From my perspective, I can tell you that many computer scientists fear the flux of tools. They resist offering a course about a particular tool, especially if it came out in the last several years. Their belief is that your time at the university is for learning timeless foundational and theoretical ideas, not fleeting industrial practices. They don’t want be seen as training you for a job.

This course bundles together the foundational and theoretical ideas of programming languages. We will be examining these ideas primarily through the lens of Ruby, Haskell, and Prolog.

Another reason for this course is to expand the breadth of programming languages that you have seen. There’s a sickness inside of us that worships the technologies we know and demonizes the ones we don’t. We do this with languages, operating systems, car manufacturers, game consoles, and so on. Our hope is that this course will encourage a more thoughtful and informed critique of languages.

Language Wars

You are probably overwhelmed by the number of tools that you are expected to learn. Wouldn’t it be nice if there was just one language? Let’s talk around that idea for a bit.

Why So Many

You might hear some folks say that a programming language is Turing complete. Usually the language in question is on the fringe of what we think of as a programming language, but in saying that it’s Turing complete, we mean that it’s just as powerful as any other programming language. The concept is named after Alan Turing, who developed a “manual computer”, a model of computation based on a state machine and a scrolling memory tape in the 1930s—before electronic and digital computers were invented. His manual model has been shown to be just as powerful as a modern computer.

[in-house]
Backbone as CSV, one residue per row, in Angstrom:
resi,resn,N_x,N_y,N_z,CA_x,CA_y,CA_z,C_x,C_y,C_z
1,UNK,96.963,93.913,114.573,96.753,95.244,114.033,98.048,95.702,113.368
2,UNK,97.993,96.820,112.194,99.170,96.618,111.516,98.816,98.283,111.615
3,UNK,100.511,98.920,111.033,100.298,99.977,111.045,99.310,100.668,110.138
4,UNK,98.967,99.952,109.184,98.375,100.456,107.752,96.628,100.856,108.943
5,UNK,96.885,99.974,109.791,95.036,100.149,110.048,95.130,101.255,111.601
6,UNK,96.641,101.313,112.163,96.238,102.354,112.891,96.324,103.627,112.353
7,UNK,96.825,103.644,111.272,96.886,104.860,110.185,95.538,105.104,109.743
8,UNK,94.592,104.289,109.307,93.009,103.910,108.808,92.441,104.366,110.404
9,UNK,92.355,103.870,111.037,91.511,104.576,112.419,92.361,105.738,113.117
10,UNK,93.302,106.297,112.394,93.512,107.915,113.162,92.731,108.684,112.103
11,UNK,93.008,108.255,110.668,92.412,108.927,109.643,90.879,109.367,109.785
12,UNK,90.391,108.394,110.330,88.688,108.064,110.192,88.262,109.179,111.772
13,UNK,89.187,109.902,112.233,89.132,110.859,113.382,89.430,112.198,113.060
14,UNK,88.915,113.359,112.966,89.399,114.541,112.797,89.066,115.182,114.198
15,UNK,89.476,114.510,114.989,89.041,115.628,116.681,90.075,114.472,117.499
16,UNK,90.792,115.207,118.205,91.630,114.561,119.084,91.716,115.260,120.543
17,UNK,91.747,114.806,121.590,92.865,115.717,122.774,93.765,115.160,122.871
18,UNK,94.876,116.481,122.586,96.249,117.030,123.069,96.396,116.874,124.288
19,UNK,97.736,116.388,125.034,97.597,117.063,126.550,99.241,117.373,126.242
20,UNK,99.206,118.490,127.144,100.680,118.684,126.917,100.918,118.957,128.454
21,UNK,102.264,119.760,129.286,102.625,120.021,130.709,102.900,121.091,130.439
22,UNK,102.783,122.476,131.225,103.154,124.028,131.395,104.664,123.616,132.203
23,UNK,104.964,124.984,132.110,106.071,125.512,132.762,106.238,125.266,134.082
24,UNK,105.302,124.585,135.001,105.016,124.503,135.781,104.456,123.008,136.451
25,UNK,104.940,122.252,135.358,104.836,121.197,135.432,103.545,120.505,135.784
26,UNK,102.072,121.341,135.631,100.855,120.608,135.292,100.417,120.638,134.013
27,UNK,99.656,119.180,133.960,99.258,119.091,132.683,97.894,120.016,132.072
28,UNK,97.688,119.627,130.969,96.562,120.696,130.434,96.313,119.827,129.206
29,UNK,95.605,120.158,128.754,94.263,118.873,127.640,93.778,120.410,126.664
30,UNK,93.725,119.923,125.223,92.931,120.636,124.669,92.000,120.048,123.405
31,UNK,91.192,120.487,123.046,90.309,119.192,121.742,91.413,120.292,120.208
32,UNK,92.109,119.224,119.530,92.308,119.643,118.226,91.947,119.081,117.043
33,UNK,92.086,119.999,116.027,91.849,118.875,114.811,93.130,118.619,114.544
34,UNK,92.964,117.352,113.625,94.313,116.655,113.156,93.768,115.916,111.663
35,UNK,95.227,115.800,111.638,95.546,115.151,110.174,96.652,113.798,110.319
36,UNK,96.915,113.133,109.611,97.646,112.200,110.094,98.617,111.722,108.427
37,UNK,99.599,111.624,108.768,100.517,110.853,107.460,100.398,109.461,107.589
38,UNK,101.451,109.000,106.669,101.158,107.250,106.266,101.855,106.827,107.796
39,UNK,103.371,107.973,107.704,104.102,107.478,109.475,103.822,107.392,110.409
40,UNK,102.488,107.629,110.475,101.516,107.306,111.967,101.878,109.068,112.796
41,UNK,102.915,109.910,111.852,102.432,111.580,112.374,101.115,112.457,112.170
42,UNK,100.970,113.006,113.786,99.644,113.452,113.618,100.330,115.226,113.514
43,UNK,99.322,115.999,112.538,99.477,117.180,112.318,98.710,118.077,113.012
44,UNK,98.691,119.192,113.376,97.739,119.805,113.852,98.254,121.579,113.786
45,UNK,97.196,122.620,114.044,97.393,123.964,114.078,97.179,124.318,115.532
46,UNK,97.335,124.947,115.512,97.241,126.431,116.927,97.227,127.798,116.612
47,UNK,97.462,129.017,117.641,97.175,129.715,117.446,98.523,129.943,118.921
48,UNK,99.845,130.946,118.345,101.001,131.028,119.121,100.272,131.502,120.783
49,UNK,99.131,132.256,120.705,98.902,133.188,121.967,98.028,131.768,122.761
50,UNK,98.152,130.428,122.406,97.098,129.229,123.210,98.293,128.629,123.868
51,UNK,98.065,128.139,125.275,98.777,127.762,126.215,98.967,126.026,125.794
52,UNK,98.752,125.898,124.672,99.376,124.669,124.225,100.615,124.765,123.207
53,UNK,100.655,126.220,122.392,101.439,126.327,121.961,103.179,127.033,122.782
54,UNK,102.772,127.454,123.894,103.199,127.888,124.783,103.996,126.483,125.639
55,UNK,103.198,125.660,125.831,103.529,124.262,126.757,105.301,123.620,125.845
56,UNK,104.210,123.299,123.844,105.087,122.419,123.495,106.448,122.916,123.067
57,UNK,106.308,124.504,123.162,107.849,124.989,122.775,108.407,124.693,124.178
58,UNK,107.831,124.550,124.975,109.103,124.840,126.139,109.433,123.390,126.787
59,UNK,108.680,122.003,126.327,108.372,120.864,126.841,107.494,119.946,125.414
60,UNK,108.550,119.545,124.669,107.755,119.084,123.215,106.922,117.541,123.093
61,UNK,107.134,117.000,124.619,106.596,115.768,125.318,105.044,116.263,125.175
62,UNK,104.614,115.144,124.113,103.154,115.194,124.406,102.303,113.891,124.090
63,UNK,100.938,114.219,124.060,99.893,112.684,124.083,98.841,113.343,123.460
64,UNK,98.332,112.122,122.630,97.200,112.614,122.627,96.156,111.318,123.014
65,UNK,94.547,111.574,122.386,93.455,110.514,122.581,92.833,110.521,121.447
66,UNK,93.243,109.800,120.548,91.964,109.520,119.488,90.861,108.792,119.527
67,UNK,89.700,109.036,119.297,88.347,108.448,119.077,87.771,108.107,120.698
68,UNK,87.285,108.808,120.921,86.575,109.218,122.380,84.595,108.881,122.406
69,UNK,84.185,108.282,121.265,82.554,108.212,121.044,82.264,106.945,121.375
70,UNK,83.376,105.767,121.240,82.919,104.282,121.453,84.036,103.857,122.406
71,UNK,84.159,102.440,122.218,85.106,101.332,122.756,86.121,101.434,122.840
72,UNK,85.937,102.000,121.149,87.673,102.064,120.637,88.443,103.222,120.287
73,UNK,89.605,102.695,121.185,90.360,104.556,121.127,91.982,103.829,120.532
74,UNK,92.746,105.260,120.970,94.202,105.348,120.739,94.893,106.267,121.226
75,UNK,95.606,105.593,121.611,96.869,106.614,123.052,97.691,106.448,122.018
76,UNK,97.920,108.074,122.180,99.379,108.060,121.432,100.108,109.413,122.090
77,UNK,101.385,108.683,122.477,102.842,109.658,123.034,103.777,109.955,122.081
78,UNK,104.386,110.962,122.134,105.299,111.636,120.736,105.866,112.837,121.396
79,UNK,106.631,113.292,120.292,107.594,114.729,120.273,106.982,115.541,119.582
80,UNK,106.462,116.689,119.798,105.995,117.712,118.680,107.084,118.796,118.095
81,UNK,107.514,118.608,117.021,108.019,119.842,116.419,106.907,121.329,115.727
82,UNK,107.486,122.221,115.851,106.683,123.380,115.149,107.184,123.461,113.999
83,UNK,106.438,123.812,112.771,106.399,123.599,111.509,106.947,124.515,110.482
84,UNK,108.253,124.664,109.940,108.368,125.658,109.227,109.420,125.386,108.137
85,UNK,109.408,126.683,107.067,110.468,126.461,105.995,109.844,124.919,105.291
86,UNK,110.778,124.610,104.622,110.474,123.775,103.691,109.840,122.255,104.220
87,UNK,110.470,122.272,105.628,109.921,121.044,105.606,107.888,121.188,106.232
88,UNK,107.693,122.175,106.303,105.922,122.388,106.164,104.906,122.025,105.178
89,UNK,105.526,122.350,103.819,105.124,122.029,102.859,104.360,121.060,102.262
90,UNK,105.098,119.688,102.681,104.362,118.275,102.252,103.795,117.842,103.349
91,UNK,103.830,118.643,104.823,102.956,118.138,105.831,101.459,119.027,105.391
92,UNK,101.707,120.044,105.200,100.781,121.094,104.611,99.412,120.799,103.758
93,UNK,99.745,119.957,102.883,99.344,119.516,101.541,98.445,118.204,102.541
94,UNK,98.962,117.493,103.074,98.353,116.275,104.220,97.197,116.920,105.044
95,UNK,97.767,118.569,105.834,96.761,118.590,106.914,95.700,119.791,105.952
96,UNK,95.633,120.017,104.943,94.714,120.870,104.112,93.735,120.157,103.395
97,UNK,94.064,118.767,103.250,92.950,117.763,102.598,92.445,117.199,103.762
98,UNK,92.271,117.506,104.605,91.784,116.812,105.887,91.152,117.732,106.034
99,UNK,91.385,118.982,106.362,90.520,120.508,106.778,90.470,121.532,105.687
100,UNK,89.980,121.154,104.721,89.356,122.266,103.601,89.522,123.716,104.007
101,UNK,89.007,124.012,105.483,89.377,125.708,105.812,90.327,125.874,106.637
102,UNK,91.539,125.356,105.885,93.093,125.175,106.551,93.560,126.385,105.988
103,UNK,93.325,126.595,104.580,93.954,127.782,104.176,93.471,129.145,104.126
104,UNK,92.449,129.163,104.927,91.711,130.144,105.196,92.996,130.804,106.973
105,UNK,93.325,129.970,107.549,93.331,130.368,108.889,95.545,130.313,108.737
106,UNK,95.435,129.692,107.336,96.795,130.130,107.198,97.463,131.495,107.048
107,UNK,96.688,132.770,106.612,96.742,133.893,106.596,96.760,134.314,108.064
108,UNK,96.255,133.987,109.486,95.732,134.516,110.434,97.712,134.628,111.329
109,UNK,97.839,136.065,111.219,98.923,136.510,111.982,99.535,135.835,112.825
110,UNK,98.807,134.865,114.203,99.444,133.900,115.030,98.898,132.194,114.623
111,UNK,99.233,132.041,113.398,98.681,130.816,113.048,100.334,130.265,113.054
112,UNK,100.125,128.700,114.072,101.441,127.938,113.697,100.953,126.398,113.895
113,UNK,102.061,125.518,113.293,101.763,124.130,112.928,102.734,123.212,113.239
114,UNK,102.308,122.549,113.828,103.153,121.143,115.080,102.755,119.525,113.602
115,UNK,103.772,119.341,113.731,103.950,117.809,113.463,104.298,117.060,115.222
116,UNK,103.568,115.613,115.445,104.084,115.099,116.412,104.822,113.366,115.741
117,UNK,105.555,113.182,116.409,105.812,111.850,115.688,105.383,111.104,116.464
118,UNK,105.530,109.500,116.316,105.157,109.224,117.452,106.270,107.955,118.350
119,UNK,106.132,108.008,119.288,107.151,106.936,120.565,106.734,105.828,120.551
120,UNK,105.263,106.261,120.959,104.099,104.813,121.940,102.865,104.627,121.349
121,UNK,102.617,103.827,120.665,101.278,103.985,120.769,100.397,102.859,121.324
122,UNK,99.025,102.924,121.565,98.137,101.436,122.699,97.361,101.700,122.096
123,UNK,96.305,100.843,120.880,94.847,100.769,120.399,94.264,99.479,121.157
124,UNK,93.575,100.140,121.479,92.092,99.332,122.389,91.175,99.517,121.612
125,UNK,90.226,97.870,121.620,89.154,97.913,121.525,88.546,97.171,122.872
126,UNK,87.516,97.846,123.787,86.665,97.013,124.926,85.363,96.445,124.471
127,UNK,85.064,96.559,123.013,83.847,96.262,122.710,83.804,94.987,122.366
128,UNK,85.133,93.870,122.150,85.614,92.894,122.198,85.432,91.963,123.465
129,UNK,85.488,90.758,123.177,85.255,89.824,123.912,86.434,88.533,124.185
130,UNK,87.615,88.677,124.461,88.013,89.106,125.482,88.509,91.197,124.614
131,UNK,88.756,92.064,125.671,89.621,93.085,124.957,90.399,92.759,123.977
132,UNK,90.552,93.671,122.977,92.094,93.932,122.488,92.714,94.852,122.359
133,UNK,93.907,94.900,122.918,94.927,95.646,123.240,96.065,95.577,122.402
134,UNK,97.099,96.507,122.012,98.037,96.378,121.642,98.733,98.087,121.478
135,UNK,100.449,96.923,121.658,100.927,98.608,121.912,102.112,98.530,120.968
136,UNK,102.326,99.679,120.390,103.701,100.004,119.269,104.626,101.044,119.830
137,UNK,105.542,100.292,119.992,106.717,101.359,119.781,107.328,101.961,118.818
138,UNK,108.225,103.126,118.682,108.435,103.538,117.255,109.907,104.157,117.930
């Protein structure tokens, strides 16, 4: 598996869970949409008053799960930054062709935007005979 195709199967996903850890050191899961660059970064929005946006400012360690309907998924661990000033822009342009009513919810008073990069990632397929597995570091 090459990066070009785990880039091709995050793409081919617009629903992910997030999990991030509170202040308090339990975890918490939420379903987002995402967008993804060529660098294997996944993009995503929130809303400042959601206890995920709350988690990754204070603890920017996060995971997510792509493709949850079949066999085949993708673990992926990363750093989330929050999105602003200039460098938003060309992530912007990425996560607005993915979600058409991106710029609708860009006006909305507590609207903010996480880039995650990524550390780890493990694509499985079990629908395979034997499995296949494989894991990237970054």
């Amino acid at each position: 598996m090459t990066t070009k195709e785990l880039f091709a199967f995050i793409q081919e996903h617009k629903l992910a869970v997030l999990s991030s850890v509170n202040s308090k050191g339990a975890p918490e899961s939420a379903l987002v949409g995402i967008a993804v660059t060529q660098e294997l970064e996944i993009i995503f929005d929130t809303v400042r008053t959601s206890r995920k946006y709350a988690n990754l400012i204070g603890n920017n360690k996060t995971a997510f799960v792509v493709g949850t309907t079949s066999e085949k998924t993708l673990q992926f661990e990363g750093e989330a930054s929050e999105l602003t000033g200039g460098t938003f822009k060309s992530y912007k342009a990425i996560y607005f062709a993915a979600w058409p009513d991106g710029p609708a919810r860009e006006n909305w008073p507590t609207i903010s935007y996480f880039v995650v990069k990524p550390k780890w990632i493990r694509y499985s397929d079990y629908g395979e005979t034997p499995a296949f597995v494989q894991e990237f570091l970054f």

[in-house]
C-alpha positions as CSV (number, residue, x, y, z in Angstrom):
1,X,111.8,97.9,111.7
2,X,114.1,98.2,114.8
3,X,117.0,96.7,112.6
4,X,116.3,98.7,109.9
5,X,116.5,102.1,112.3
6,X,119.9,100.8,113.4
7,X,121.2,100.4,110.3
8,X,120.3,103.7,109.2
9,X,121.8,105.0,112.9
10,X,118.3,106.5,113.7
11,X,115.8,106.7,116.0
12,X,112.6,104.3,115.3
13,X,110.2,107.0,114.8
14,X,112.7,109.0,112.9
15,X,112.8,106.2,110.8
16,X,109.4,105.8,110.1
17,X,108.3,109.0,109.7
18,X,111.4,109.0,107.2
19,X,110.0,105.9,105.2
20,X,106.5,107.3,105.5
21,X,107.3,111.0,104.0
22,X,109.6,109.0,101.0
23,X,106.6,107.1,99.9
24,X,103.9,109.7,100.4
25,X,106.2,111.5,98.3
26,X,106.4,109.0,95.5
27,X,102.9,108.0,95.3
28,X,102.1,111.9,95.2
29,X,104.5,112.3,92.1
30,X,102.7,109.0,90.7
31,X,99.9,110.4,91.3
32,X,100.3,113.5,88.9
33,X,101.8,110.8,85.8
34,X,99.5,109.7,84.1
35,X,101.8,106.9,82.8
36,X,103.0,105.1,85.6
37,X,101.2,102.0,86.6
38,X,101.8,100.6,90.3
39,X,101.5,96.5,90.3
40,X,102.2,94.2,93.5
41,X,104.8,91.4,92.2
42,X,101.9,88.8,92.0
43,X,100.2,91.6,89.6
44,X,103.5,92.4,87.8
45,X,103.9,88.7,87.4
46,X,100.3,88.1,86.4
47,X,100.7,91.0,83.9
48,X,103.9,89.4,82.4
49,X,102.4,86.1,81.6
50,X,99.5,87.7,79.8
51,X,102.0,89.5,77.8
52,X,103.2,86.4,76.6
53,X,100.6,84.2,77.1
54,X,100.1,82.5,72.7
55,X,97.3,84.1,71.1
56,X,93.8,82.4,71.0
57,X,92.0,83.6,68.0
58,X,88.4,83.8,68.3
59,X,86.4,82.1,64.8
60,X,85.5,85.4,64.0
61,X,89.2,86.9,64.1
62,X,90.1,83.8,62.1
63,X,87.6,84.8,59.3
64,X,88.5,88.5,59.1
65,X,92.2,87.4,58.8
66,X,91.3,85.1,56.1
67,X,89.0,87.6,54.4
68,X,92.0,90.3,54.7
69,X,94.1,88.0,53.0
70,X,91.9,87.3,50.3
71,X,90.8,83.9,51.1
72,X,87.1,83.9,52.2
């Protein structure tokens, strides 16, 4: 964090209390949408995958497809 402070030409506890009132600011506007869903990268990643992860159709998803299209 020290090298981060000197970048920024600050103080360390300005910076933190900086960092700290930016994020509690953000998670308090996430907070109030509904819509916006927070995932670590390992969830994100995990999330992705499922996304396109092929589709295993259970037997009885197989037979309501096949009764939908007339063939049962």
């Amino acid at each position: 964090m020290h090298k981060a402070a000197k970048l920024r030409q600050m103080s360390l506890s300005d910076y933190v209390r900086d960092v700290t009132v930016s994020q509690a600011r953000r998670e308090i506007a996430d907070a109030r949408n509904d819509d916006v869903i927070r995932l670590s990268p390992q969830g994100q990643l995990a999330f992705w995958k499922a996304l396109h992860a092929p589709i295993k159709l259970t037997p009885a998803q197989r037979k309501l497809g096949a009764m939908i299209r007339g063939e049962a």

A language is Turing complete if one can use it to code up any Turing machine. If you haven’t taken a theory course, this is a vague statement. In practical terms, Turing complete means that a language has a looping or branching mechanism and a means of storing data. Most of the programming languages we use have both of these, which means that they are all of equal power. In other words, if a program could be written in one Turing complete language, it could be written in any other too.

Why then, if all these languages have the same theoretical power, do we have so many of them? You can probably think of some reasons. Here are mine:

  • Power isn’t all we care about. A tank and a Civic have roughly equal power for getting us around town. We could drive to the grocery store in a tank, but a Civic might get us there faster, cost less, and start fewer wars. Likewise, many of our languages have different strengths and weaknesses, and we want to use each in a context that is propelled by its strengths and not inhibited by its weaknesses.
  • A tool with enough power to accommodate every purpose is also complex. Think of those multicolor pens. They have greater utility than a normal pen, but you feel like you’re writing with a pickle and finding the color you want is a chore. Additionally, a sufficiently powerful language makes it easy to write software for smaller and simpler languages.
  • As a language gets adopted, it gains more users and more code gets written in that language. Changing that language becomes significantly harder. We saw this with Python 2 and Python 3. Programs broke. Both versions needed to be installed. People complained. There was no peaceful transition of power. The consequence is that if you want to try out a new idea in a programming language, it’s easier to just design a new one than to fragment an existing one.